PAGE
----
Equine Intracytoplasmic Sperm Injection Program – Post-Mortem Oocyte Recovery
Purpose of the Intracytoplasmic Sperm Injection Program for Post-Mortem Embryo Production
The intracytoplasmic sperm injection (ICSI) program for post-mortem embryo production is offered at Texas A&M as a means of establishing pregnancies from oocytes (eggs) recovered from the ovaries after a mare’s death. Using ICSI, oocytes are injected with individual sperm from a stallion, and the resulting embryos are allowed to develop in the laboratory for approximately one week. Developed embryos are then shipped to a private embryo transfer facility for transfer to a recipient mare, as for standard embryo transfer.
Embryos may also be vitrified (frozen) to be transferred at a later date. Oocytes (unfertilized eggs) unfortunately cannot be frozen or vitrified successfully at this time.
Because of the expense of the technology involved, and the amount of labor associated with ICSI, foals from the deceased mare should be valuable enough to justify the effort and expense to produce offspring. Before participating in the ICSI program, it is important for each owner/lessee to know the regulations of their breed registry regarding the possibility of registering any resulting foals.
Overview of the Procedure
Intracytoplasmic sperm injection is a technique in which a mare’s oocytes are fertilized in the laboratory (in vitro). When the Equine Embryo Laboratory receives the ovaries from the deceased mare, the ovaries are dissected, and all visible follicles on the ovaries are processed to recover oocytes. Alternatively, referring veterinarians equipped for the procedure can collect oocytes from the ovaries and ship the oocytes to the laboratory.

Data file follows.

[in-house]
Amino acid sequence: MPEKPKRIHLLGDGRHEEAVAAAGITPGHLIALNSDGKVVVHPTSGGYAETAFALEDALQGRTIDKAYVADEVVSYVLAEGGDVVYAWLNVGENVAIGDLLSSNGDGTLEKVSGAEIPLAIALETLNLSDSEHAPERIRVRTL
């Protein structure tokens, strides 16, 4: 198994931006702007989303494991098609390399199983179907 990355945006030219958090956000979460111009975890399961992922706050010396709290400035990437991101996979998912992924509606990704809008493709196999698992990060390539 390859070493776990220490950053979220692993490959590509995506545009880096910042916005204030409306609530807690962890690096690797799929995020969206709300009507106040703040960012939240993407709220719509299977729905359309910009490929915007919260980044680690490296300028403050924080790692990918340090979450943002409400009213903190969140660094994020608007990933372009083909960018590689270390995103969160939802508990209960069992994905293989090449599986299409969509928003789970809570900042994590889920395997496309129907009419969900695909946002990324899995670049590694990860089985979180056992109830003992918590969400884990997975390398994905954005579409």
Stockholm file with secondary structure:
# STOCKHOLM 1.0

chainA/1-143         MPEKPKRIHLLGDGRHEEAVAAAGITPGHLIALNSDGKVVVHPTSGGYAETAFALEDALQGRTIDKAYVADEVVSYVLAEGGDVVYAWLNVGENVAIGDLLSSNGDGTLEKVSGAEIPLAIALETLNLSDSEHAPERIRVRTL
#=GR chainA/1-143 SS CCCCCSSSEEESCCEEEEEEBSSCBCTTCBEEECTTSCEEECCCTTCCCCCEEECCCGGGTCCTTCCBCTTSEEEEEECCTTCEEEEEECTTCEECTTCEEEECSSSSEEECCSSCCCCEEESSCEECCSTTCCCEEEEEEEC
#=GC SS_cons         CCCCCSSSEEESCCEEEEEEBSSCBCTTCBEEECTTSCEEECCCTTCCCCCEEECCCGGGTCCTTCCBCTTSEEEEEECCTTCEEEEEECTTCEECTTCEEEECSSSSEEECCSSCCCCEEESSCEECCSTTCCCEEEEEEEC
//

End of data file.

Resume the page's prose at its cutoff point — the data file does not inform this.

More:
The oocytes are cultured in a hormone-containing medium, to induce maturation; this mimics the natural events that occur 1-2 days prior to ovulation. Our in-vitro maturation process generally takes 24 to 30 hours, depending upon the quality of the recovered oocytes.
After this culture period, oocytes that have matured are injected with individual sperm from the desired stallion. For this procedure, one sperm is injected into the cytoplasm of each oocyte under a high-power microscope. The resulting fertilized oocytes are cultured in the laboratory to allow development into blastocysts, that is, embryos suitable for transfer to the uterus of a recipient mare. Owners then have the option of shipping any developed blastocyst to a private veterinary practice for transfer to recipient mares, or vitrifying the produced blastocyst for warming and transfer at a later date.
Method for Ovary Collection and Shipment
Ovaries are removed from the mare by the referring veterinarian and should be shipped to TAMU at room temperature, by the fastest method possible. The recommended method to obtain the ovaries is to anaesthetize the mare with xylazine and ketamine, remove the ovaries, and then perform euthanasia.
Once removed, the ovaries should be placed in a plastic bag, either in normal saline or, if none is available, just in the bag. Do not refrigerate the ovaries.
If transport time is less than 2 hours, ovaries should be kept around body temperature (90-98 oF or 32-37 oC). This can be accomplished by placing them in a Styrofoam container with ballast in the container (e.g. a liter bag of saline or water) at 37 oC.